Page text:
Your guide to care and support

Challenging a benefit decision

If you’re not happy with the decision made about the income-related benefit that you've claimed, you must first ask for the decision to be looked at again (this is known as "mandatory reconsideration"). If you're unhappy about the way your claim has been dealt with, you can also make a complaint.

If you want more information about the reasons behind the decision, you need to ask for a "written statement of reasons" within one month of being sent the decision. If you're sent written reasons within that month, you have an extra 14 days in which to ask for the decision to be reconsidered.

In some cases, you may be able to get the decision looked at again even if the one-month deadline has expired.

When your application for reconsideration has been decided, you will be sent a "mandatory reconsideration notice". This will explain about your right of appeal, should you still disagree with the decision.

Appealing a benefit decision

The "mandatory reconsideration notice" will tell you how to appeal. Importantly, it will tell you that your appeal must be made directly to HM Courts and Tribunals Service and that you must also include a copy of your mandatory reconsideration notice.

The Tribunals Service will send you an enquiry form, which asks whether you want an oral hearing or a paper hearing (where you don’t attend). You must return the enquiry form within 14 days. The appeal may not go ahead if the form is not returned in time.

Before the hearing, you will be sent an explanation for the decision (known as a response), and this will also be sent to Tribunals Service.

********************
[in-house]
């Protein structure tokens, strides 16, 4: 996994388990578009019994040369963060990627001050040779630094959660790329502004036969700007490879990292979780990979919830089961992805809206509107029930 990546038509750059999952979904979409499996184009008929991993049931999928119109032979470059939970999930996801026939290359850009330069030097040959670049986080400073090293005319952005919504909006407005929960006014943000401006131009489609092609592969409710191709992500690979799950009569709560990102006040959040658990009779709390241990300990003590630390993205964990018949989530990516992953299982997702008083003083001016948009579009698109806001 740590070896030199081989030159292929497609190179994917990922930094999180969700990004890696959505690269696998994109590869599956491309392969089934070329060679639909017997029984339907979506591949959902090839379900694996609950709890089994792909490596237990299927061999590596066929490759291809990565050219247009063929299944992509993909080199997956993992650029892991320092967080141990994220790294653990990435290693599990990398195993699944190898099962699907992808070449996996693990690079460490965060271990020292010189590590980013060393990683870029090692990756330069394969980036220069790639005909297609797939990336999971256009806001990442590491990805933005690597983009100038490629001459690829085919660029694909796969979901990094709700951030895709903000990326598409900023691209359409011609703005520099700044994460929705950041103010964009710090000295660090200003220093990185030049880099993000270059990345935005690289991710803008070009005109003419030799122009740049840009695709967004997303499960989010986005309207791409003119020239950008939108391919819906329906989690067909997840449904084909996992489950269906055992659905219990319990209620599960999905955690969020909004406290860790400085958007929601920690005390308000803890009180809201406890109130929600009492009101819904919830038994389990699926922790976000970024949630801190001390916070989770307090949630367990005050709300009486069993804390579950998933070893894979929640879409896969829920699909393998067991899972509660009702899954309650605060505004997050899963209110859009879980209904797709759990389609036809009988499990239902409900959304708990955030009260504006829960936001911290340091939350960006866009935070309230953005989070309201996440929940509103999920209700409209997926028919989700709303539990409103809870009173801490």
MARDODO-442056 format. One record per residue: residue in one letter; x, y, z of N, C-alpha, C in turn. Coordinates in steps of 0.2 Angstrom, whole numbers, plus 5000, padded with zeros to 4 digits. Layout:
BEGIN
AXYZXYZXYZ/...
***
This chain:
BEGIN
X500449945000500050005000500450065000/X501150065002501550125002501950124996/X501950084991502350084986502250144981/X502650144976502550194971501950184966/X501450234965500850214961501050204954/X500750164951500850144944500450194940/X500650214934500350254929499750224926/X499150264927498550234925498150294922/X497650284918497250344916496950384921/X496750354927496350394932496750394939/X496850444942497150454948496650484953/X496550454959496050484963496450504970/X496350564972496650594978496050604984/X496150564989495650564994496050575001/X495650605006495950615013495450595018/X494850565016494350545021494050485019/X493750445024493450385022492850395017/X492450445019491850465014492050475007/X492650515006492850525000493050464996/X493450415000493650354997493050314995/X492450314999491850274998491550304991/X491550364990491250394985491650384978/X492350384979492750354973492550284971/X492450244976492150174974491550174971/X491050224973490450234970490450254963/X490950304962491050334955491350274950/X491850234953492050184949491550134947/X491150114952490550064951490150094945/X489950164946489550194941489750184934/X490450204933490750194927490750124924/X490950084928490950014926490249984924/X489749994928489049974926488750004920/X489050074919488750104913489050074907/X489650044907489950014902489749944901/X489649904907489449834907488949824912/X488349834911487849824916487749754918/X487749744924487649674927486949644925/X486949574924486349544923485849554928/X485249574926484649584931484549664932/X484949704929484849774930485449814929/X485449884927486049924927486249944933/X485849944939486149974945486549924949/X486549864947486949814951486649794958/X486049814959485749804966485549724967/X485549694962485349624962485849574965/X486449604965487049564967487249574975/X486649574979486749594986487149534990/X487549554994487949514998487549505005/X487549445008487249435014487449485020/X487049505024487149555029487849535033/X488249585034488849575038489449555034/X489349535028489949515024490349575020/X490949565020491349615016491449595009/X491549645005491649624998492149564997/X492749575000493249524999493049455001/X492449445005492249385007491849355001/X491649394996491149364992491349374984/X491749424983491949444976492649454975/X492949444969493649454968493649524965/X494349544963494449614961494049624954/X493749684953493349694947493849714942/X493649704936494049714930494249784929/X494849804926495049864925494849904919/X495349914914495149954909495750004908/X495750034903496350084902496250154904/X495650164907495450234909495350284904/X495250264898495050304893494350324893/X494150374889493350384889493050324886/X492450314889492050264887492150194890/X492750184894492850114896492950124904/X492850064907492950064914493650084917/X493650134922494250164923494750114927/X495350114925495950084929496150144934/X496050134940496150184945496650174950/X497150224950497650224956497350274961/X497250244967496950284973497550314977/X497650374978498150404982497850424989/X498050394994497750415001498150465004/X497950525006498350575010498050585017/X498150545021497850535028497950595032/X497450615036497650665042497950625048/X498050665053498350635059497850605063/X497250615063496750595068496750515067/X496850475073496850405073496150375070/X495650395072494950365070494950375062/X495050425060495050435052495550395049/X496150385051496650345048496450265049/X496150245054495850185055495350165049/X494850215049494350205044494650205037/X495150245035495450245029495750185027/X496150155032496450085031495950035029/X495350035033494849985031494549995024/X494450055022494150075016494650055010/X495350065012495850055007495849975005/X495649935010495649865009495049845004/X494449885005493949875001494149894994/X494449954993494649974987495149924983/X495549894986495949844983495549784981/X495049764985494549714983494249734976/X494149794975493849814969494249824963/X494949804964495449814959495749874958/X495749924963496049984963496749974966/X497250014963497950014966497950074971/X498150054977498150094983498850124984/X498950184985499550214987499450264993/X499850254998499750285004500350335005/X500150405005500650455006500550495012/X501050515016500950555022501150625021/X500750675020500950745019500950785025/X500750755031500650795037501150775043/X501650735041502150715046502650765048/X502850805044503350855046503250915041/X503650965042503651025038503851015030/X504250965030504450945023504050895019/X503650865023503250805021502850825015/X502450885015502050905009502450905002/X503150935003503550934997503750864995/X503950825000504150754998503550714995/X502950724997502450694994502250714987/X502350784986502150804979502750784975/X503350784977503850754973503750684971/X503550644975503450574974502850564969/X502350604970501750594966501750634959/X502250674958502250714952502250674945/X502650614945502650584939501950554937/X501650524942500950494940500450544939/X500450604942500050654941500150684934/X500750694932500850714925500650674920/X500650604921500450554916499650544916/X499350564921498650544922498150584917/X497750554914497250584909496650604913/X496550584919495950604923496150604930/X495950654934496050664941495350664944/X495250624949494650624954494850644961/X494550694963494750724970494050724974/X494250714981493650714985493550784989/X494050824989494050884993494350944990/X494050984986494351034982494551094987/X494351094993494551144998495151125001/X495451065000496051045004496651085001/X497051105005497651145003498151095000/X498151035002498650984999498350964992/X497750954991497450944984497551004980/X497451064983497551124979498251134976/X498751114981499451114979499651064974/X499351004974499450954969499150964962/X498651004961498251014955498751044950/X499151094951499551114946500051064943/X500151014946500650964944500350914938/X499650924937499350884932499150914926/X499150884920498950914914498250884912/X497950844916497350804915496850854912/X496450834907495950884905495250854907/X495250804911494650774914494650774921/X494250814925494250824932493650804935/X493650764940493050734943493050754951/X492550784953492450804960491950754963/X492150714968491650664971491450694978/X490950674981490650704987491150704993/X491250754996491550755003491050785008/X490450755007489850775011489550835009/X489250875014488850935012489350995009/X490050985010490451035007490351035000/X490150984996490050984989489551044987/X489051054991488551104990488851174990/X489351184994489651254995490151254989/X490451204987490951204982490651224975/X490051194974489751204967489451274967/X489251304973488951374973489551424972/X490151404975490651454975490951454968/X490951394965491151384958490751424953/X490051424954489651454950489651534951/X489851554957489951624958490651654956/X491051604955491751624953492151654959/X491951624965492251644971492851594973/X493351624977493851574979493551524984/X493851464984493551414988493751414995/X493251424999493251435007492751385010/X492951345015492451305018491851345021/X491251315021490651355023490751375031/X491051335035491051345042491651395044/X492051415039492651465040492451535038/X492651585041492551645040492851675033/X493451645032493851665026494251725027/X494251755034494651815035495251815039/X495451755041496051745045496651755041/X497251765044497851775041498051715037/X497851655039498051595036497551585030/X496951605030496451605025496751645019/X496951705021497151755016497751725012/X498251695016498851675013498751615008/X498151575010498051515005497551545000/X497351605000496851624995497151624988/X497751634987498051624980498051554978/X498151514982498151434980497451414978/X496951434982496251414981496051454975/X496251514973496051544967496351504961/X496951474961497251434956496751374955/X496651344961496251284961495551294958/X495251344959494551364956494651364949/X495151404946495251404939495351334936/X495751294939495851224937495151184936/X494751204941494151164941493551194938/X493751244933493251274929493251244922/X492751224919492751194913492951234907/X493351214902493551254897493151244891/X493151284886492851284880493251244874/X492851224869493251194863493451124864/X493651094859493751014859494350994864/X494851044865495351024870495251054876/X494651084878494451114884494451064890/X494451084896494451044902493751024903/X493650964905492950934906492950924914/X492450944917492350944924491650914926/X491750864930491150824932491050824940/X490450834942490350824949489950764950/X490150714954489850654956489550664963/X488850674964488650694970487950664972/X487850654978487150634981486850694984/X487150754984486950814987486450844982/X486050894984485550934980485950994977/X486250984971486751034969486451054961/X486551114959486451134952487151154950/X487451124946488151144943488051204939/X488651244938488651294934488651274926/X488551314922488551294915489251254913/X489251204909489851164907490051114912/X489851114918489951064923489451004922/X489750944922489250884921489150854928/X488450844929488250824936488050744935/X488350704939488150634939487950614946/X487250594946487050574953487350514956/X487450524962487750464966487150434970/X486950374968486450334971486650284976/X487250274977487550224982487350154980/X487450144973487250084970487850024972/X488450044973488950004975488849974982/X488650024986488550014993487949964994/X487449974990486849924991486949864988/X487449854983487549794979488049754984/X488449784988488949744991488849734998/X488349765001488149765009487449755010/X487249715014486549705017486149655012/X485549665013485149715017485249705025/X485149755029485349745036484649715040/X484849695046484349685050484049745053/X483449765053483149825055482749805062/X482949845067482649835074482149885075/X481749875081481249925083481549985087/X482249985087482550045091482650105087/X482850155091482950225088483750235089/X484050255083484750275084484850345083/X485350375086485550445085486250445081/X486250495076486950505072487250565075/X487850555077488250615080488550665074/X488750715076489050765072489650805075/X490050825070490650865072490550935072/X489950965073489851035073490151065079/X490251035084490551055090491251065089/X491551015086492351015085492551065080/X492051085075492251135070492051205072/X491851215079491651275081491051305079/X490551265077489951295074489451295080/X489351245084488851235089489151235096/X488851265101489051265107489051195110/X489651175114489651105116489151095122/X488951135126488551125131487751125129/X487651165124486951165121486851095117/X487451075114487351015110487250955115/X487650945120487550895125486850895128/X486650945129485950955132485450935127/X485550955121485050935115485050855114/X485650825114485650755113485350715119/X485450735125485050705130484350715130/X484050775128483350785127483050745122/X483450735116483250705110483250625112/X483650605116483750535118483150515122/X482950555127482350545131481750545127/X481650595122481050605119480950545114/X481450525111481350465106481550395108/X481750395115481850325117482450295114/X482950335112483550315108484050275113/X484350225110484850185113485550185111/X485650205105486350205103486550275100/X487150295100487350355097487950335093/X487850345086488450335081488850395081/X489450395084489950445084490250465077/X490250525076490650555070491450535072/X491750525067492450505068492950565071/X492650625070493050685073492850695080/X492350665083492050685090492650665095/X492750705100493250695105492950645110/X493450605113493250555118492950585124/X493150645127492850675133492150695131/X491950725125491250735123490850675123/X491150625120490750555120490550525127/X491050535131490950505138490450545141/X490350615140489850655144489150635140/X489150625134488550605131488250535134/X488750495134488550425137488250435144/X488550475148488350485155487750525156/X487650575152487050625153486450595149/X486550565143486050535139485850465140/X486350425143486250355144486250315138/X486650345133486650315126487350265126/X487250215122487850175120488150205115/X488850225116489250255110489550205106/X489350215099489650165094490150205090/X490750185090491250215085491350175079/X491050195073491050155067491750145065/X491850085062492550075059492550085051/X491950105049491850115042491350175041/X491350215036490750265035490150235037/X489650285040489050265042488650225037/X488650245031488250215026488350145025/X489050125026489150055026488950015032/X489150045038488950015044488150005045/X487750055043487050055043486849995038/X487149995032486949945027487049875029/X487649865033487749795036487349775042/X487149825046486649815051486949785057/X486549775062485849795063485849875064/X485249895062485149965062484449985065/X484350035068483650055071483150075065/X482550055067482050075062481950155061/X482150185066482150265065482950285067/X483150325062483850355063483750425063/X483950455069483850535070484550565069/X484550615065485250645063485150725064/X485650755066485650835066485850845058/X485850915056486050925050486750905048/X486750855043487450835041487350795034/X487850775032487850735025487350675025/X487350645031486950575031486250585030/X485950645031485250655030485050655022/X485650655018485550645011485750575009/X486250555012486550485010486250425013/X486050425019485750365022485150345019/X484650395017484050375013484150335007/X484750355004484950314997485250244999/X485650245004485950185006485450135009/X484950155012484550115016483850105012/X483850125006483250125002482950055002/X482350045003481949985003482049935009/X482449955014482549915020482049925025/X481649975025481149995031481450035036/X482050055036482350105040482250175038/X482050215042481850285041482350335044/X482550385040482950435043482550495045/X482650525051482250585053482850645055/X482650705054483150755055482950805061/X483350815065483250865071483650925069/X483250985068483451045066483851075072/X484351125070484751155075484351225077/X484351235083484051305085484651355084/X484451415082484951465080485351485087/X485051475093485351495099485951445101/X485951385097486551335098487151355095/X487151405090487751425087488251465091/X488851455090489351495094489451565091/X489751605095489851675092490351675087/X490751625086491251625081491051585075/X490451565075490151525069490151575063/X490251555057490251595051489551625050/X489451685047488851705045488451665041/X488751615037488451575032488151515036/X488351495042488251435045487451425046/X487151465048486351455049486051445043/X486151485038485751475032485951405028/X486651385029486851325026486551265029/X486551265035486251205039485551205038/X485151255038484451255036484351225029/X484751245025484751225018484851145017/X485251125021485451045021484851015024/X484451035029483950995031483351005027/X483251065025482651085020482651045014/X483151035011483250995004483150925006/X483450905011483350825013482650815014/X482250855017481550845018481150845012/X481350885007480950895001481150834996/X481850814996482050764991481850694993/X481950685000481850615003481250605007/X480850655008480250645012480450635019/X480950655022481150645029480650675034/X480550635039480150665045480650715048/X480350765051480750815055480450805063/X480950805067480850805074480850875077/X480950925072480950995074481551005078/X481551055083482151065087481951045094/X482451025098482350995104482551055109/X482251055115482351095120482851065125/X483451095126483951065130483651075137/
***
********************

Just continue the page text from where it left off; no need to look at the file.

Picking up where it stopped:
Paper hearing

In a paper hearing, the tribunal looks at all of the information in the case papers and makes a decision based on that information. In an oral hearing, you appear in person and explain why you think the decision on the benefit you've claimed is wrong. The tribunal will ask you questions about the facts in your case.

Oral hearing

You stand a better chance of success if you go to an oral hearing. This is because most of us are better at explaining things by talking to other people than by putting things in writing. The tribunal will also be able to ask questions and may raise points that you didn't know were relevant.

The rules of the tribunal procedure aren't very strict. The chairman or woman of the tribunal decides who speaks and when, but the chair must make sure that you get a fair chance to state your case.

It helps to be prepared. Before the hearing, make notes of what you want to say. Lay out the main points you want to raise to explain why you think the decision is wrong. Be clear about what you think the correct decision should be, and set out what other evidence you may have that can support your case

The decision is usually made on the same day, and you will be given a short notice informing you of the tribunal's decision.

If you believe there's been an official error, you can ask for a decision to be reconsidered at any time.

Page last reviewed: 15/01/2015
Next review due: 15/01/2018